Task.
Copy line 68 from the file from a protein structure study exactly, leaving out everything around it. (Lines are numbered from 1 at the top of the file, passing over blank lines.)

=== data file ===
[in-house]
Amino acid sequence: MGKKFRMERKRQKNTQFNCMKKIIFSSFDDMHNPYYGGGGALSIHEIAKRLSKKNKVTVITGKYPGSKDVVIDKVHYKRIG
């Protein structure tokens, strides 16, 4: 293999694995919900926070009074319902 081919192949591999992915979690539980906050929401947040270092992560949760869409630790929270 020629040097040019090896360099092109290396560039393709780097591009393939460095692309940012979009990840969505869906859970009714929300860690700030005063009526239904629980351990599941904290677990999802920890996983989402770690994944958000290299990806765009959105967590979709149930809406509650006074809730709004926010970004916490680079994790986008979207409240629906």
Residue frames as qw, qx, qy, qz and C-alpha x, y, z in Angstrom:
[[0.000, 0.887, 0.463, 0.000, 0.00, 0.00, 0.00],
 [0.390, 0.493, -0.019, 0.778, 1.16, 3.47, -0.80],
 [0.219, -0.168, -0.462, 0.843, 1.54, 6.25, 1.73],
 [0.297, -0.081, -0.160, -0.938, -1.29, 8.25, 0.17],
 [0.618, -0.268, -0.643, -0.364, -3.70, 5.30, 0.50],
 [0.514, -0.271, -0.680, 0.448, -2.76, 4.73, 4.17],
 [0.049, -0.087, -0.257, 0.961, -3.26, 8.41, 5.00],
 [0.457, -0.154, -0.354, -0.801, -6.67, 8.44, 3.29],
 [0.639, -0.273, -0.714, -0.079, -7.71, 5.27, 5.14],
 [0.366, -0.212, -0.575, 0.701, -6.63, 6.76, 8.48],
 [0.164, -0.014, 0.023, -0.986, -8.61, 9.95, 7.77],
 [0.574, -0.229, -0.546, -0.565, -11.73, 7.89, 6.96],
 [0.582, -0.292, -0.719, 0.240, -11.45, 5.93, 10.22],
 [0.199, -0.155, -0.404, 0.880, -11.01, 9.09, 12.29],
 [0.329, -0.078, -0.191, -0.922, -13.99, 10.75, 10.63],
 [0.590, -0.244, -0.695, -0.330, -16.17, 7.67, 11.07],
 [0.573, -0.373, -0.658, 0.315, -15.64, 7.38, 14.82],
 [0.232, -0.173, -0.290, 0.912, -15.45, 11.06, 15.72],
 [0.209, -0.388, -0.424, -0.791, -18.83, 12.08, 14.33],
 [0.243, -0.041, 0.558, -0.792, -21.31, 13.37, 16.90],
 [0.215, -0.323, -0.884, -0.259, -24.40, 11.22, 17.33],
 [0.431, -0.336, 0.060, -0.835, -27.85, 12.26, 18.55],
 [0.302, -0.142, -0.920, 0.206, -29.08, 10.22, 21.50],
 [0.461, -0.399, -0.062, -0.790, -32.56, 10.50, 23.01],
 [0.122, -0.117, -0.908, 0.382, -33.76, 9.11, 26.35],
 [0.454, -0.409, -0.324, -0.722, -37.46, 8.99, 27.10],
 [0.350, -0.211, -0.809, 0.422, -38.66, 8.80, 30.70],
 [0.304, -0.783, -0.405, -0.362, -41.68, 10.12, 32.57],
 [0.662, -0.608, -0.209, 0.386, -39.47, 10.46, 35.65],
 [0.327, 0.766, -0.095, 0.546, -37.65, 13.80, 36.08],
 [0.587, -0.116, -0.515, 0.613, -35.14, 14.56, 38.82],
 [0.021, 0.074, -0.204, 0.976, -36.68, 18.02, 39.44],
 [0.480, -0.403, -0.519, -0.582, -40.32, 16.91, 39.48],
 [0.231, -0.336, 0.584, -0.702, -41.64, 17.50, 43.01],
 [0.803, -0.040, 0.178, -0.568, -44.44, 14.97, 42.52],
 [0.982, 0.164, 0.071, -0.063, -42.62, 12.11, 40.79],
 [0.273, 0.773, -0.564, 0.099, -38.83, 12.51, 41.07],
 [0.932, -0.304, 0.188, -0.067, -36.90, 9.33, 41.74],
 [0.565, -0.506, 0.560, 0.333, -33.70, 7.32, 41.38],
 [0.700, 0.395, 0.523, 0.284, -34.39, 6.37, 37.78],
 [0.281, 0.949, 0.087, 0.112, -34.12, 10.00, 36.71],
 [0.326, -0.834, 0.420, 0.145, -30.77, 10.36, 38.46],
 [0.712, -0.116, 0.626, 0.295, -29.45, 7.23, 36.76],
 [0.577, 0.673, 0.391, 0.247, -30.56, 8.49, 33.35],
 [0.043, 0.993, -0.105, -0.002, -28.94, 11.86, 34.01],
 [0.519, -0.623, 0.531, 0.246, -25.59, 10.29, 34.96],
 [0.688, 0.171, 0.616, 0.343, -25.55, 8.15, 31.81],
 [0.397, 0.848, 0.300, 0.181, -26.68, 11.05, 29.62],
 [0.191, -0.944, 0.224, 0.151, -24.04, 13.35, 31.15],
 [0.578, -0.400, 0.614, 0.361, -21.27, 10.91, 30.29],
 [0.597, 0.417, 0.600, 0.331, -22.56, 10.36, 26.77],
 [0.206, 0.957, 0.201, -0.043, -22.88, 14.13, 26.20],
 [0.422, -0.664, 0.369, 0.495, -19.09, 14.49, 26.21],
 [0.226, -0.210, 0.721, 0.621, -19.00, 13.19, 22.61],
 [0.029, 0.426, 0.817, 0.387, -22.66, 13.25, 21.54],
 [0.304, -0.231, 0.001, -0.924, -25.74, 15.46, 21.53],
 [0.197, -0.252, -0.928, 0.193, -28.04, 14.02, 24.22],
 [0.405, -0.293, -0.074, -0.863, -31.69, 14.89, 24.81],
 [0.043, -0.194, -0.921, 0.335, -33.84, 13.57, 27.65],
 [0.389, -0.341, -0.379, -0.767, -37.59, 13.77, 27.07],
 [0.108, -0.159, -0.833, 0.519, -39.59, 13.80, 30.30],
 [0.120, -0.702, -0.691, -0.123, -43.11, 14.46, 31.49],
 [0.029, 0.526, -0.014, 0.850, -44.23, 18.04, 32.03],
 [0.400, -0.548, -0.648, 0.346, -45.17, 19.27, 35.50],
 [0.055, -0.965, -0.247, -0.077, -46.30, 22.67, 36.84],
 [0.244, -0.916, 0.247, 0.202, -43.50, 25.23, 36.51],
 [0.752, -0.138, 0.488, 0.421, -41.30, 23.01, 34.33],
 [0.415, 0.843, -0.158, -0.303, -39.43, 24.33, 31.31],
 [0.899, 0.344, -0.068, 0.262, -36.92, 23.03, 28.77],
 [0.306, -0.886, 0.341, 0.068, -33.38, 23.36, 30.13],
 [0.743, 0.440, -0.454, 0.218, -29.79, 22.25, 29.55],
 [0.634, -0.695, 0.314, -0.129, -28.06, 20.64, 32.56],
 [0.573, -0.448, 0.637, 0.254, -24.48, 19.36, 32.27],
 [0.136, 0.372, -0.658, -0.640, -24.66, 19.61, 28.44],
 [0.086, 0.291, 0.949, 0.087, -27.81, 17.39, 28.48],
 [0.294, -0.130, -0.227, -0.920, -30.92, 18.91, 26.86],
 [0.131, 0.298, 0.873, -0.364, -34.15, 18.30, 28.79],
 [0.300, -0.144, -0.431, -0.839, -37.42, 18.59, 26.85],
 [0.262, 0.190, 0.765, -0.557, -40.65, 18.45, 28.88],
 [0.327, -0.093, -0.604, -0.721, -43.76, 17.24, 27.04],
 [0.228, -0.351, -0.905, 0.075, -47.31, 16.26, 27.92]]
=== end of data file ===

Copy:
 [0.400, -0.548, -0.648, 0.346, -45.17, 19.27, 35.50],